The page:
BMW only sold 99 X3 SAVs in October 2010. That awful month, caused by the onset of the first-generation X3’s death, presented an opportunity for some fairly stunning year-over-year changes in October 2011. The second-gen X3 found 2321 buyers last month, a 2244% increase from October 2010’s nearly nonexistent X3 volume.
The X3 wasn’t the most popular small luxury SUV in America in October, however. The Mercedes-Benz GLK reported huge gains compared with last October, as well, and ended up beating the X3 by 173 units. The $35,600 Audi Q5 was another 116 sales above the GLK. At the top of the heap was the heftier $35,185 Cadillac SRX, sales of which are up 9% this year.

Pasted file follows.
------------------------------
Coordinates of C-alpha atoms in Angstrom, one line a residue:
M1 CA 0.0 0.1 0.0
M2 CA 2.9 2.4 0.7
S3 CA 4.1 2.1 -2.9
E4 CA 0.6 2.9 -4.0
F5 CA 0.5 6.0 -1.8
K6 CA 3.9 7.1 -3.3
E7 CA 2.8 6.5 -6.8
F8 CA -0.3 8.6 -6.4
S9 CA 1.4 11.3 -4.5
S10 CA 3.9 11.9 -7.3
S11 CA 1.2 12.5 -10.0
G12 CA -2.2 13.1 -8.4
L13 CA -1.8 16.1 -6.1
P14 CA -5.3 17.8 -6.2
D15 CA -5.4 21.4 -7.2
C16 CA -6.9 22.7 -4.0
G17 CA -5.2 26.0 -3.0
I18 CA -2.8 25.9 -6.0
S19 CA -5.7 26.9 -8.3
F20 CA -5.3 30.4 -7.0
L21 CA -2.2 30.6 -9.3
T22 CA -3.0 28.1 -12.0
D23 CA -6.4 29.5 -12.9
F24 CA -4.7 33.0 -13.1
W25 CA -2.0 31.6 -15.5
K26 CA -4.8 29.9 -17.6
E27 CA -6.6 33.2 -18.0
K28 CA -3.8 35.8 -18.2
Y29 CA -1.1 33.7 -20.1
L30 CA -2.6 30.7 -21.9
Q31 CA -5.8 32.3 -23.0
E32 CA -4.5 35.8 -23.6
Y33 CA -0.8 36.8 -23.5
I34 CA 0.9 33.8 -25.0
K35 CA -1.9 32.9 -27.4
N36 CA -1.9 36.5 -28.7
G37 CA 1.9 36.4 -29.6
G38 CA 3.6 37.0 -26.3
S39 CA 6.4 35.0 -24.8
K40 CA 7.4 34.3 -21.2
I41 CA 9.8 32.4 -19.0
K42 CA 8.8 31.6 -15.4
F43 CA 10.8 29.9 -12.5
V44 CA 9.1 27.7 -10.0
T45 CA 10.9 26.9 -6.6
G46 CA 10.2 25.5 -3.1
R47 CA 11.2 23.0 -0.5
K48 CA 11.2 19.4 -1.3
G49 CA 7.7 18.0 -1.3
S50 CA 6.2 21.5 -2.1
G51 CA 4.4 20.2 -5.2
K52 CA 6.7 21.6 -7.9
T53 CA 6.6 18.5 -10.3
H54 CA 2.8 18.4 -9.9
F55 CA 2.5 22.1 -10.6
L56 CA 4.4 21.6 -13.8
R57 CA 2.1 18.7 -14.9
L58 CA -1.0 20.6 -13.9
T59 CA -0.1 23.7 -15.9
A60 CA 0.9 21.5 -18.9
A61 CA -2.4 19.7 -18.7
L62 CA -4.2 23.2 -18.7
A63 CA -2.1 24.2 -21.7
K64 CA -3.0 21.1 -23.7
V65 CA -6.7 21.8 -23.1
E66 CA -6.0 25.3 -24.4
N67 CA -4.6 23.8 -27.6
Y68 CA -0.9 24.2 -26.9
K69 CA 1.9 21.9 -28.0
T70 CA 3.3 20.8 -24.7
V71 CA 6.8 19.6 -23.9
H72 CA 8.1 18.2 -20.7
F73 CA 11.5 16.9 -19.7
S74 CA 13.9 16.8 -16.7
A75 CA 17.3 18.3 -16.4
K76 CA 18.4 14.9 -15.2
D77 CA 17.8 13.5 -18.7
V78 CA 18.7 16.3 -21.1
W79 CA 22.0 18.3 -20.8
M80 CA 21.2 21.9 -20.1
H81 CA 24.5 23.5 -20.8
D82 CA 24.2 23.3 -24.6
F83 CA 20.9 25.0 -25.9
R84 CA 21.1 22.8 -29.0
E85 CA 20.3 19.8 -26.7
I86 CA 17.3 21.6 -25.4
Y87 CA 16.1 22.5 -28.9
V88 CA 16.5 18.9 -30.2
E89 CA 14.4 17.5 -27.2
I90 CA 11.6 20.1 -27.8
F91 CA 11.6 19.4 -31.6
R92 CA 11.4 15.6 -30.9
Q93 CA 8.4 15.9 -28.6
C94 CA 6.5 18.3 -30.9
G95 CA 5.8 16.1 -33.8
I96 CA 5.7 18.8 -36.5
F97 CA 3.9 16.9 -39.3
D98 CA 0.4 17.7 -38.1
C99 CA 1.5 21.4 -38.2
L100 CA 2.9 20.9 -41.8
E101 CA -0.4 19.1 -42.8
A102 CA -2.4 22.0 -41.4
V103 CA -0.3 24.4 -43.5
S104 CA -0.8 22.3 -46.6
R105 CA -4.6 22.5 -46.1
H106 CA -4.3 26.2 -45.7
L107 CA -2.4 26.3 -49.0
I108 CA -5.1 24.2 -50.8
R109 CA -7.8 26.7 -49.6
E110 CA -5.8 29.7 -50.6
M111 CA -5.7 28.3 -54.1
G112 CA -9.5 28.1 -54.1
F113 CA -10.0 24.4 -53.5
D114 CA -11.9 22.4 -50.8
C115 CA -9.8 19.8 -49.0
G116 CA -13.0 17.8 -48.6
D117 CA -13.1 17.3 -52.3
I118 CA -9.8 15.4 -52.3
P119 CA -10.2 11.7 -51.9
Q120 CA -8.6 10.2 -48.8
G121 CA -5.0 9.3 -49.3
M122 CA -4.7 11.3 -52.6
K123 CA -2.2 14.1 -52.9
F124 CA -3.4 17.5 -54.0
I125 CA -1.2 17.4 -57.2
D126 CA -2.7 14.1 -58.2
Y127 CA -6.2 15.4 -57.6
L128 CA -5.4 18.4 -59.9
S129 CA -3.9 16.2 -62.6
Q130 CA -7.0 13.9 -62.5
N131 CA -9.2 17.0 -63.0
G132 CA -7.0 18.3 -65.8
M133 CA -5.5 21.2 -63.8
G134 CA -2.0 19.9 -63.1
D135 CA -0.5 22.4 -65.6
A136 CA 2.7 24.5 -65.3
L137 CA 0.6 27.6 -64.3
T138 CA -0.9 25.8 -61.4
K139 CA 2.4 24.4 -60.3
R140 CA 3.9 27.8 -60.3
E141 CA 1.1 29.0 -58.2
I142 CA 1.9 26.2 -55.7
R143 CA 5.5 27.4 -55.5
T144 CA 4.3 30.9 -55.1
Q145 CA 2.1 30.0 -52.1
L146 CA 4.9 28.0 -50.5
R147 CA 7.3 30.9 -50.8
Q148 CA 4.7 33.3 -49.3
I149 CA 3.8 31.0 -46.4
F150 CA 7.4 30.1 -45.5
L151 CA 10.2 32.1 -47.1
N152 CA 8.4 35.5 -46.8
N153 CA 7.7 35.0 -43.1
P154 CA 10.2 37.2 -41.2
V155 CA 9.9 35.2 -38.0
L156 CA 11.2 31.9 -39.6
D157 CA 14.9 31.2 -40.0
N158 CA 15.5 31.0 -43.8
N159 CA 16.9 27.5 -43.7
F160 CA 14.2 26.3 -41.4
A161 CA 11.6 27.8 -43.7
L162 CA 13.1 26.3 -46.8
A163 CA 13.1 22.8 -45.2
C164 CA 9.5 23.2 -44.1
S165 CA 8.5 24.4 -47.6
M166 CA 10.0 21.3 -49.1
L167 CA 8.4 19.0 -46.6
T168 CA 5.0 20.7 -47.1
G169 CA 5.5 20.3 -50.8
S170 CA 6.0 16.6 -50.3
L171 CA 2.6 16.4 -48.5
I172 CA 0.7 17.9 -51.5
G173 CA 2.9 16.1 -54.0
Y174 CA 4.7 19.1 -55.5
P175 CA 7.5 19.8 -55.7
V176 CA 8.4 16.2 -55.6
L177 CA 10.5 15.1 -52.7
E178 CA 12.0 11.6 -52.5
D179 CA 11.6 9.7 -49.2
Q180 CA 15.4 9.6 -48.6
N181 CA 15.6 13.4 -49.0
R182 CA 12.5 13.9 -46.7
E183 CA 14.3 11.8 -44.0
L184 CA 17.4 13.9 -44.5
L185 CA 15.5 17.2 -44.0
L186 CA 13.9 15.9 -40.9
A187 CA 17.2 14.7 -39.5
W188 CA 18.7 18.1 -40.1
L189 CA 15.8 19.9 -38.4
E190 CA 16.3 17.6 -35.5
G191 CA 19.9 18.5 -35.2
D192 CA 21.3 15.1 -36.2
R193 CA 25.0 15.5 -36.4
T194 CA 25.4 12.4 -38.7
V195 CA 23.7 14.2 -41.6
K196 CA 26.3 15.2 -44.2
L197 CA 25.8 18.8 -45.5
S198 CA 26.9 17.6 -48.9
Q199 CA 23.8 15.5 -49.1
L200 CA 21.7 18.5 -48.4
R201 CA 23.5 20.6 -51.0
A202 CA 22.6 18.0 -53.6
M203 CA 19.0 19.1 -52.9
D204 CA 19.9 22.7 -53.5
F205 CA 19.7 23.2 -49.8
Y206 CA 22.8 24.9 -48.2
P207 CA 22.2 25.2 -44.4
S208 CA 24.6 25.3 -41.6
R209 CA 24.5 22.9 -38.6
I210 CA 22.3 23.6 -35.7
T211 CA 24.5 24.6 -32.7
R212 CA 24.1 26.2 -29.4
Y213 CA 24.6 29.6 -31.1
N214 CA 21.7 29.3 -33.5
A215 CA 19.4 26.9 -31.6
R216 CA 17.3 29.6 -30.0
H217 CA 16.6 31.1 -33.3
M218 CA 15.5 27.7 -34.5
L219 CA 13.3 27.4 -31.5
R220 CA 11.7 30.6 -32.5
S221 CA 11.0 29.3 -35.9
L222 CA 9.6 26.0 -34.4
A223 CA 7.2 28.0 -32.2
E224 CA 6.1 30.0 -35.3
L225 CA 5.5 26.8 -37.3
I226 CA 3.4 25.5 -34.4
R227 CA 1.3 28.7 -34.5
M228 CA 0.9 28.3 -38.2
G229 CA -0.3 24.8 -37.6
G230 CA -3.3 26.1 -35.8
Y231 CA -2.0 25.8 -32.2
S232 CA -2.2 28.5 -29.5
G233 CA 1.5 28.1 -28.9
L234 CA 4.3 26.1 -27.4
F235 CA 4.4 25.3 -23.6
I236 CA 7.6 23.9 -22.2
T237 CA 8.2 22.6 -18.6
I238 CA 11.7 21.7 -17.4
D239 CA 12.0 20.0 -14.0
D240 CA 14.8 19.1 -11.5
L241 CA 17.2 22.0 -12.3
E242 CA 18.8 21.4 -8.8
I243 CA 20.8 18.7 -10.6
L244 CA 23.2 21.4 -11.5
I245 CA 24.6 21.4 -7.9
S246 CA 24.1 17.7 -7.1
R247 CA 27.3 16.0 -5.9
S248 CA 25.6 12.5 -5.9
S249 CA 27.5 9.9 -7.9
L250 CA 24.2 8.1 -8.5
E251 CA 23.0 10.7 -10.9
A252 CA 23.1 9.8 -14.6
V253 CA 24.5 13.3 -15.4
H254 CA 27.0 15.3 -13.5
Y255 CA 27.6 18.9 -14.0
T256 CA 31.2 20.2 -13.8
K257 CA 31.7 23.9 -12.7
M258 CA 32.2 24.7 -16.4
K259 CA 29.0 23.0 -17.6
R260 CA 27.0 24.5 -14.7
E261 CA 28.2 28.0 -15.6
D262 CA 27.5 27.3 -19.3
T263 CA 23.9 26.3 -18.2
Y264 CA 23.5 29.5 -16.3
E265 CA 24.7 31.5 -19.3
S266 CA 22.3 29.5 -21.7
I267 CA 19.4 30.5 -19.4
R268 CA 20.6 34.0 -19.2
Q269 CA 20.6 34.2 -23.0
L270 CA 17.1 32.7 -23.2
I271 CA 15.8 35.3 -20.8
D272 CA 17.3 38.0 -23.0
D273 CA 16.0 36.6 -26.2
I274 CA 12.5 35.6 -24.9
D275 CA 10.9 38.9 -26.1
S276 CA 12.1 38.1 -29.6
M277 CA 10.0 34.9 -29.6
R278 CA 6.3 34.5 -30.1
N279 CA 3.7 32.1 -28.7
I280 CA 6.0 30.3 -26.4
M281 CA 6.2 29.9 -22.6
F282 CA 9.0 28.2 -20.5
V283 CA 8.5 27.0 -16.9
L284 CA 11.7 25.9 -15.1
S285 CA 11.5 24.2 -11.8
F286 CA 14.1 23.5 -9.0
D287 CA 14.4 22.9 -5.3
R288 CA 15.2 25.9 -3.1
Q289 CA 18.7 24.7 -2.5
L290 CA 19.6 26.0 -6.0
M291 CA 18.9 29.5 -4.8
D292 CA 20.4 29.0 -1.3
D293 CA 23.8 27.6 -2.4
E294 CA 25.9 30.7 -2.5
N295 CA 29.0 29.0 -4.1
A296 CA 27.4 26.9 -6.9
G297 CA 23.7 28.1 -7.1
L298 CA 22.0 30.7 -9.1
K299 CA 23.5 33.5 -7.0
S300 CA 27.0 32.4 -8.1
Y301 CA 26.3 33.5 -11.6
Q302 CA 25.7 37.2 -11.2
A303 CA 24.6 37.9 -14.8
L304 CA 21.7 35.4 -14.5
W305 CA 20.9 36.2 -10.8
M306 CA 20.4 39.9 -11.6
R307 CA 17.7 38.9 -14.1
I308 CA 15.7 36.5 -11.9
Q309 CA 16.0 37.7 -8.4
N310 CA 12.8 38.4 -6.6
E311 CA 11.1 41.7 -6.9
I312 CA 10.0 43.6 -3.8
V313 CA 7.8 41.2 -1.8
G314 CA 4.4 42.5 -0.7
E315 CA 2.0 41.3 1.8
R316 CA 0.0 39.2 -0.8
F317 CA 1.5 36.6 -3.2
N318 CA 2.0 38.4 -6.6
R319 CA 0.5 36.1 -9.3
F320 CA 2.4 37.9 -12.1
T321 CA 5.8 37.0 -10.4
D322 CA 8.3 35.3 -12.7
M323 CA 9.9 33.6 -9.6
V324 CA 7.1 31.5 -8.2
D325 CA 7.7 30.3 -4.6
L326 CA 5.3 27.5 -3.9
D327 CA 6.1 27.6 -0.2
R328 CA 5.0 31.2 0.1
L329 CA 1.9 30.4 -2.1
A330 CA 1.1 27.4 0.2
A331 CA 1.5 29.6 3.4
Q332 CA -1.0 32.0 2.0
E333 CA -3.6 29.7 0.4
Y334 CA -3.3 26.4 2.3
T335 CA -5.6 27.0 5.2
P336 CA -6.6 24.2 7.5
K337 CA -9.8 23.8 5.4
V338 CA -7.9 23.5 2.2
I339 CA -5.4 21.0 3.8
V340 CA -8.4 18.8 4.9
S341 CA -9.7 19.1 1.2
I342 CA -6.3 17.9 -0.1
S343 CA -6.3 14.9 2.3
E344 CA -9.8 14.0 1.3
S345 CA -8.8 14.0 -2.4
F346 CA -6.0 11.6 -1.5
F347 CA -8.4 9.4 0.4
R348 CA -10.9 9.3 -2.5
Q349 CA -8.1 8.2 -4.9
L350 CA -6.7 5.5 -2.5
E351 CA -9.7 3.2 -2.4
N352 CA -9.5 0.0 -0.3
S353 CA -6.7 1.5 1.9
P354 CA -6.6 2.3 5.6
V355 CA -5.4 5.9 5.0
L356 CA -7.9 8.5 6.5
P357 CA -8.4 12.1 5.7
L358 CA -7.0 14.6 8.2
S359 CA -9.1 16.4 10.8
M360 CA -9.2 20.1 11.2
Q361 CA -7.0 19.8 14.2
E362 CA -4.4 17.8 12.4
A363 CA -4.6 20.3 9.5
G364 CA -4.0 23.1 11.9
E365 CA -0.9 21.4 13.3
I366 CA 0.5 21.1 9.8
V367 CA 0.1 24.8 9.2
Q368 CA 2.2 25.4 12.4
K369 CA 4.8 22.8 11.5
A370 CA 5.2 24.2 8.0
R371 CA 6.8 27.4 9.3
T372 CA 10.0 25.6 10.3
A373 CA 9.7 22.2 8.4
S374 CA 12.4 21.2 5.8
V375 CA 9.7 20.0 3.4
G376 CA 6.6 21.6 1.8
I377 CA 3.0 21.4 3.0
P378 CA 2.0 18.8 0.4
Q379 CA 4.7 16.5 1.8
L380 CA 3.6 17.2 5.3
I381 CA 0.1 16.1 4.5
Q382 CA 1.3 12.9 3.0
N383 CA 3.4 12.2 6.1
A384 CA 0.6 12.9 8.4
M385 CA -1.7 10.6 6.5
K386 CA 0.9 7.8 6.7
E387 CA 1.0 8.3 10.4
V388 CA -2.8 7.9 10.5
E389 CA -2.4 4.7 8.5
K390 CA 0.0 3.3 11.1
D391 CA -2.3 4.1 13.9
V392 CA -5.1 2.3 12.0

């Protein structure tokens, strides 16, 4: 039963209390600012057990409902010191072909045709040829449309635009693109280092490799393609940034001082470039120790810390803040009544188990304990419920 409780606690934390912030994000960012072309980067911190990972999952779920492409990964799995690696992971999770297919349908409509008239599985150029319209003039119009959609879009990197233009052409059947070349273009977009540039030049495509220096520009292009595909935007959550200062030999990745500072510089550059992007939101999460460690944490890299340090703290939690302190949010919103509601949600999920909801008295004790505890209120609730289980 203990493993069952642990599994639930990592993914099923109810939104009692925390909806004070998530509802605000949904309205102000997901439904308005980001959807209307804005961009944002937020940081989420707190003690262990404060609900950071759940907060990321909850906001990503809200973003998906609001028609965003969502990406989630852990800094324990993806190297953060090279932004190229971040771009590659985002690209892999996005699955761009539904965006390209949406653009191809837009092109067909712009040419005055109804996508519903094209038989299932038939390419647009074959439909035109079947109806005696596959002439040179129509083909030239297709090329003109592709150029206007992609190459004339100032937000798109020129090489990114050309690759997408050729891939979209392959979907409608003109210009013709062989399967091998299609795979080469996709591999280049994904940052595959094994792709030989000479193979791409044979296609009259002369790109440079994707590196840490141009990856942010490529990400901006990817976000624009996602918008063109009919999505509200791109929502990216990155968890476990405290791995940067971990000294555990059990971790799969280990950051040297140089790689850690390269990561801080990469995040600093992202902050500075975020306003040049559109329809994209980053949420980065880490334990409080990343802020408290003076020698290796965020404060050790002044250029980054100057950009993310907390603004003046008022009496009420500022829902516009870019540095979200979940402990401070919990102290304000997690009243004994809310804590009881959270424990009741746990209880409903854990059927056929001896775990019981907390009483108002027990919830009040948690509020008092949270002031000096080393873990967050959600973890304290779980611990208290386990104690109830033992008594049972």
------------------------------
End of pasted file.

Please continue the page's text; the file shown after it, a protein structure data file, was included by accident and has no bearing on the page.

The Lexus RX, significantly less expensive than many of the midsize luxury utilities compared alongside, is a bit more expensive than many of the smaller luxury utilities from the above group. The RX has certainly convinced auto enthusiasts of its more boring qualities, yet each month the RX convinces thousands of buyers that it’s worth every penny. RX sales plunged 22% year-over-year and it still saw off all midsize contenders by a minimum of 2600 units. The Cadillac SRX was more than 1700 sales back.
The Acura ZDX, Infiniti FX, and Lincoln MKT all suffered greater year-over-year losses than the RX. There were better stories: Volkswagen Touareg sales shot up 205%, sales of the new Mercedes-Benz M-Class jumped 45%, and the BMW X5 climbed 26%. Check out America’s October 2011 midsize luxury SUV market share chart at the bottom of this post. All the sales details can be seen in the table after the jump.